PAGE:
For to us a child is born, to us a son is given. (Isaiah 9:6a)
We’re in a four-week series exploring the vocations of some of the characters of Christmas. This morning, we come to the principal of the nativity scene: Jesus himself.
Now, you may be thinking, Hold up a minute, Jordan, this is a series on “Christmas Vocations” and Jesus didn’t yet have a vocation lying there in the manger. That is precisely what I want you and I to focus on today.
While Jesus would one day hold vocations as a carpenter, preacher, and king, for the first years of his life he had no work. Instead, the Creator chose to be entirely dependent on the work of his creatures. Theologian J.I. Packer marveled at this truth saying that “the Almighty appeared on earth as a helpless human baby, unable to do more than lie and stare and wriggle and make noises, needing to be fed and changed and taught to talk like any other child.”
Do you see the absurdity...
So they hurried off and found Mary and Joseph, and the baby, who was lying in the manger. (Luke 2:16)
Since our first date 16 years ago, my wife Kara and I go to the historic Tampa Theatre every December to see It’s a Wonderful Life. And even though the film is more than 75 years old, the theater is packed every year. Why? Because the movie’s protagonist, George Bailey, encapsulates a timeless desire of the human heart to do work that matters.
If you haven’t seen the film, here’s the gist. George Bailey was raised in the small town of Bedford Falls, but he dreamed of doing “something big, something important.” But life got in the way and George remained stuck in his hometown working an obscure job he saw little purpose in. It took a literal miracle for him to see just how impactful his life and work had been.
Scripture tells us nothing about who made the manger Jesus slept in his first night on earth. But I’m willing to...
After Jesus was born in Bethlehem in Judea, during the time of King Herod, Magi from the east came to Jerusalem and asked, “Where is the one who has been born king of the Jews? We saw his star when it rose and have come to worship him.” When King Herod heard this he was disturbed. (Matthew 2:1-3)
Those last words are one of the great understatements in all of Scripture. Herod was more than “disturbed” by the news of Jesus. He was apoplectic because this new “king of the Jews” represented a direct threat to his throne.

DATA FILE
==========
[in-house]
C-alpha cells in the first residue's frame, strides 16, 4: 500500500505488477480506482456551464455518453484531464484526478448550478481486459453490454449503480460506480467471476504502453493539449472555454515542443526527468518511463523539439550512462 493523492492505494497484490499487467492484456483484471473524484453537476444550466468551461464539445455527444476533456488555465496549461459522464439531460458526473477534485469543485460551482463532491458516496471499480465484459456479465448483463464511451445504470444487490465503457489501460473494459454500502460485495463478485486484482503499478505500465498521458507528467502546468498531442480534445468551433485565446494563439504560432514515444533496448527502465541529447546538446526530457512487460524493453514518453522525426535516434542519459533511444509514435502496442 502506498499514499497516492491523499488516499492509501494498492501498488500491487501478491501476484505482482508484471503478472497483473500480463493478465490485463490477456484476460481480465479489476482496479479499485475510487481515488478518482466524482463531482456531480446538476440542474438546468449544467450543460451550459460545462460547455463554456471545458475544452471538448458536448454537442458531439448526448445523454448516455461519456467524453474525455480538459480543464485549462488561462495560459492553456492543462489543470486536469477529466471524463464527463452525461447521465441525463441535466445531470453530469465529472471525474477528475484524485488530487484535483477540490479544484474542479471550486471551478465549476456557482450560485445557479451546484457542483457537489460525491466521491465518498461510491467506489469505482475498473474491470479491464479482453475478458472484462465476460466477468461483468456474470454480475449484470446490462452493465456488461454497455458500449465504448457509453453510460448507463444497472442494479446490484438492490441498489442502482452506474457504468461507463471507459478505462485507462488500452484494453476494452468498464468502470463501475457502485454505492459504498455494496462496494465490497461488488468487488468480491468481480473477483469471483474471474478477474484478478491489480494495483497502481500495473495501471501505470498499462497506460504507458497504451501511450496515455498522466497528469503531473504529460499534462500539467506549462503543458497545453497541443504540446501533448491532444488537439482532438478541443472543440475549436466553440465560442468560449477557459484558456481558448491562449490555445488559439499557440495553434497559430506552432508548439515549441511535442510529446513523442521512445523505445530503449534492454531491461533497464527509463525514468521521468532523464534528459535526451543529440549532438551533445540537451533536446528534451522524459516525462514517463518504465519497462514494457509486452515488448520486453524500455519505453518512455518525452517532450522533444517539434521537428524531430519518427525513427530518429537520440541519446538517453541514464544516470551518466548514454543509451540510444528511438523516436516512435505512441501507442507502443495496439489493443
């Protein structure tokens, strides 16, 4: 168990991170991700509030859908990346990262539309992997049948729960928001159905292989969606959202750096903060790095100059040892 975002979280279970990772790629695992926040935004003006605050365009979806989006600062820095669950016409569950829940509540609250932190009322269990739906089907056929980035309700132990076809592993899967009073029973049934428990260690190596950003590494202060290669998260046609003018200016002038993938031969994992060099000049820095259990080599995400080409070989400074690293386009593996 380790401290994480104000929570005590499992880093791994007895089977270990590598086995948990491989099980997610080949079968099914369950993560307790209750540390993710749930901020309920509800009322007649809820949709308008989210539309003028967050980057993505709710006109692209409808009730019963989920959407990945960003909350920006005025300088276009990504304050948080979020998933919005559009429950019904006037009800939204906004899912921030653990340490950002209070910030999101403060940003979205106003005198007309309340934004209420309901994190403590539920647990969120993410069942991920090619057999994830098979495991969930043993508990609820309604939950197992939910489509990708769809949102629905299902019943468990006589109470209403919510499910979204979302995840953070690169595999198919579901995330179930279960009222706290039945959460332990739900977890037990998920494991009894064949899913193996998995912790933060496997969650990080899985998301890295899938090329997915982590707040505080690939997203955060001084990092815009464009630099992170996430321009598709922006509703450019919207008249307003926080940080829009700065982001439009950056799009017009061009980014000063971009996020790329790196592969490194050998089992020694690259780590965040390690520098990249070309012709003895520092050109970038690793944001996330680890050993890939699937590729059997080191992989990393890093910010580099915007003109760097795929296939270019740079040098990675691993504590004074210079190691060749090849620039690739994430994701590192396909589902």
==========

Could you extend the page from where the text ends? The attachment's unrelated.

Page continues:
Herod knew there can only be one king in a kingdom. Either you are on the throne or someone else is. There is no in-between—no compromise whatsoever. Which is why, after hearing of this threat to his career, Herod unleashed one of the most grotesque campaigns of violence in history (see Matthew 2:16).
But Herod isn’t the only king we see in today’s passage. We’re also introduced to the Magi—the...
[Mary] brought forth her firstborn Son, and wrapped Him in swaddling cloths, and laid Him in a manger, because there was no room for them in the inn. (Luke 2:7 KJV)
It may surprise you to learn that the infamous “innkeeper” of the nativity is never explicitly mentioned in Scripture. But clearly, someone had to deliver the news to Mary and Joseph that there was “no room for them in the inn.”
What can we learn from this nameless hotelier? At least two things.
First, God often chooses to reveal himself to us at work. Whoever this innkeeper was, they were undoubtedly swamped that first Christmas Eve as a census brought an influx of travelers to Bethlehem (see Luke 2:1-3). You can imagine the innkeeper rushing to check people in and clean out rooms, just trying to keep his or her head above water.
That’s when God literally showed up on the innkeeper’s doorstep. God didn’t meet the innkeeper in the temple but at their place of...